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Canku Ota

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(Many Paths)

An Online Newsletter Celebrating Native America


October 18, 2003 - Issue 98


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'The Drums are My Medicine'

by Corrine Olson Argus Leader
credits: photo by Paul Barry

Emmet Eastman (left) dancing in Mankato, MN Sept. 2001Above the drums and the announcer's voice, one sound was a near constant at the Native American Day powwow Monday - the bells of Emmett Eastman.

Eastman, 71, took few breaks as dancing proceeded throughout the afternoon at the Multi-Cultural Center in downtown Sioux Falls.

"I'd rather die on my feet than live on my knees," said the Wahpeton, N.D., man, explaining why he keeps on dancing. "The drums are my medicine."

While even teenagers and children took a breather during the dances, Eastman kept circling the floor in a traditional outfit that featured bells on his ankles. He came to Sioux Falls on Monday after attending other powwows over the weekend.

A traditional dancer, Eastman didn't start dancing at powwows until 20 years ago. He used to go to powwows and watch, but dancing didn't appeal to him.

That's all changed. "I run marathons, and I know about a runner's high. I get a dancing high, and it's much better," he said.

Alexis Williams, 11, understands that feeling. A student at St. Joseph's Indian School in Chamberlain, she has been dancing since age 2.

"My mom took me to a powwow, and when I saw the dancers, my mom said, "Do you want to dance with them?'" she said. She did, and she's been dancing ever since.

A powwow has been at the Multi-Cultural Center every Native American Day since 1998.

Qadir Aware, director of the center, said it was gratifying to see the standing-room-only crowd gather for a meal followed by dancing.

The center set up 500 chairs, but people also lined the walls of the gymnasium at the center.

"The public can learn and share the music, the dancing and the culture," he said.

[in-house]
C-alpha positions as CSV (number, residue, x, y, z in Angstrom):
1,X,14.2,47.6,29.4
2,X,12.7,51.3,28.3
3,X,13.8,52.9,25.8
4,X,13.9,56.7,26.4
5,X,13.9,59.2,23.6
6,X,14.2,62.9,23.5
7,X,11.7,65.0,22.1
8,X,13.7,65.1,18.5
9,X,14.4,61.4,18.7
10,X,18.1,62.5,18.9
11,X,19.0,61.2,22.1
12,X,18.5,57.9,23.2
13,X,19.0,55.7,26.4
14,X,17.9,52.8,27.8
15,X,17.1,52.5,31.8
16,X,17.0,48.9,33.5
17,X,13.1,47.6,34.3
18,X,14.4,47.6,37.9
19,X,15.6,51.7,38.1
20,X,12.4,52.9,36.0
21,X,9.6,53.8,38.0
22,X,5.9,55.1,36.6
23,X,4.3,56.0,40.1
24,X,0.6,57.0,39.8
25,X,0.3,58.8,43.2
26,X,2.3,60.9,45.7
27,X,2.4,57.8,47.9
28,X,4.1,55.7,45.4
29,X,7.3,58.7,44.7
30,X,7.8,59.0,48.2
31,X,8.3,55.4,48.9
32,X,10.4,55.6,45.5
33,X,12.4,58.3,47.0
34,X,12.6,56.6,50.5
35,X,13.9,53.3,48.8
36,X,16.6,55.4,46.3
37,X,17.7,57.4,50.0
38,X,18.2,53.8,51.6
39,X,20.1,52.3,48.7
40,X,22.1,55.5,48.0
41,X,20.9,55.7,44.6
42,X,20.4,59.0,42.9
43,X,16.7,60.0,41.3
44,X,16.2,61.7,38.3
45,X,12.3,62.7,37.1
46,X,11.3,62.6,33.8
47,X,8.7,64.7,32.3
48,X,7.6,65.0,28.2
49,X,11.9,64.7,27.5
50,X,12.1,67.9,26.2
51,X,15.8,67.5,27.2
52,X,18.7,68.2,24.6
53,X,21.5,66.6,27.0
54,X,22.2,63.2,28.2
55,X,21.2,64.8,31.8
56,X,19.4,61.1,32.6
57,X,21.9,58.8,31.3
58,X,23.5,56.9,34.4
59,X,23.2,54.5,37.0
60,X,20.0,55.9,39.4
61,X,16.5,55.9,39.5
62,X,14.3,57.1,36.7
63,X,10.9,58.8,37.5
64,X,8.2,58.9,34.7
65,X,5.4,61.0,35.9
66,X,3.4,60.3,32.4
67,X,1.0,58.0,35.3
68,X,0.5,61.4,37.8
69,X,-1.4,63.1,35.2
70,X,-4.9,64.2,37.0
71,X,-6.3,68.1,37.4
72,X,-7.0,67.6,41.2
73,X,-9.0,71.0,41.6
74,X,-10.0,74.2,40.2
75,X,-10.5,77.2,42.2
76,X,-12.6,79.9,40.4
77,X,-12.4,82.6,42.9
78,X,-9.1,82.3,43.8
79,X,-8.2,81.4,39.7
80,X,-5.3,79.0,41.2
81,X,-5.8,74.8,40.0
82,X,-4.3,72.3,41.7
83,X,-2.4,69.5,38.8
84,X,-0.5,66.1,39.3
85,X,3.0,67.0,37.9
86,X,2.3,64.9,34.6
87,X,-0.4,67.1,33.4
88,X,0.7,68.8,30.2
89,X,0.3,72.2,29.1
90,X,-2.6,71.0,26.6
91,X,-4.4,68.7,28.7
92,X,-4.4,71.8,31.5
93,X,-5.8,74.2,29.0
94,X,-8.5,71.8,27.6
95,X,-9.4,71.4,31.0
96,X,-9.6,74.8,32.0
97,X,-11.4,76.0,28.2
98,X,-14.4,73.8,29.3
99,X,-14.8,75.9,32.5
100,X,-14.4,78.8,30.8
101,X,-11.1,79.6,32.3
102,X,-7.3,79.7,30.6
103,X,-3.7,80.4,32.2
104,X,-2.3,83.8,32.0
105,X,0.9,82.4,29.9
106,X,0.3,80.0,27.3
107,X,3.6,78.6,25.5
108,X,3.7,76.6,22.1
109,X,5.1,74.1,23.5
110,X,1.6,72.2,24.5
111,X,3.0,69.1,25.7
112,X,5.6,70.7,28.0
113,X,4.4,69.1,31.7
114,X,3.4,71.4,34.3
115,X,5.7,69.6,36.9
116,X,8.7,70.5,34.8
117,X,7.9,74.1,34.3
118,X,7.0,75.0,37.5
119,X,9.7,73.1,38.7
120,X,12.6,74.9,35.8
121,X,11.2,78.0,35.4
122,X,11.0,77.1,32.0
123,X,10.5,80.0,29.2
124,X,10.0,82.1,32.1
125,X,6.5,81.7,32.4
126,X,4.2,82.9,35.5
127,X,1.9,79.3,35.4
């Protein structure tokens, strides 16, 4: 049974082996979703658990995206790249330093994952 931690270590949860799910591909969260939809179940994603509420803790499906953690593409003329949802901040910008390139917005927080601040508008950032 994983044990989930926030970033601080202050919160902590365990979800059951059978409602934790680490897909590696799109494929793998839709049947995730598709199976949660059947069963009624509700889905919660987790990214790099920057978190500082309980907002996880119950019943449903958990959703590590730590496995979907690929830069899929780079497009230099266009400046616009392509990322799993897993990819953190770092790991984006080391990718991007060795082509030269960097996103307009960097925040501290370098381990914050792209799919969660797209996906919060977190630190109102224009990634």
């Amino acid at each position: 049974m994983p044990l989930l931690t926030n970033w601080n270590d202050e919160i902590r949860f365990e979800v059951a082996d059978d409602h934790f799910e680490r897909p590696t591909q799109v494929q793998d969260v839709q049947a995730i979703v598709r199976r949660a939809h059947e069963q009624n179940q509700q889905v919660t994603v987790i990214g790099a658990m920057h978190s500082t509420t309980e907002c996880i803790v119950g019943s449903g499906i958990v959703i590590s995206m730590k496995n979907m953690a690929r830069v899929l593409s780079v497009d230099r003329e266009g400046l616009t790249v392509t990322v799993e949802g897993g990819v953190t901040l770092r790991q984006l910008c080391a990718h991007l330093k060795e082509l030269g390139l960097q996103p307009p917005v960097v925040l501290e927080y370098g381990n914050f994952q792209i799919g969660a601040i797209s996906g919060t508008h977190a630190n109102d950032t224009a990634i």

Throughout the event, announcer Wayne Evans of Vermillion told the crowd that the powwow wasn't only for Native Americans, at one point announcing a dance for children.

"We want all children out there. This includes our nonfeathered friends," he said. Later he told them, "Dance your style. If you dance the polka, that's OK."

Patricia Evans, a member of the committee that initiated reconciliation efforts under Gov. George Mickelson, said she's pleased to see those efforts being discussed again by Gov. Mike Rounds.

"This is a celebration of our uniqueness," she said, referring to the powwow. "It brings together the community so we can get together and learn about our differences."

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  Canku Ota is a free Newsletter celebrating Native America, its traditions and accomplishments . We do not provide subscriber or visitor names to anyone. Some articles presented in Canku Ota may contain copyright material. We have received appropriate permissions for republishing any articles. Material appearing here is distributed without profit or monetary gain to those who have expressed an interest. This is in accordance with Title 17 U.S.C. Section 107.  

Canku Ota is a copyright © 2000, 2001, 2002, 2003 of Vicki Lockard and Paul Barry.

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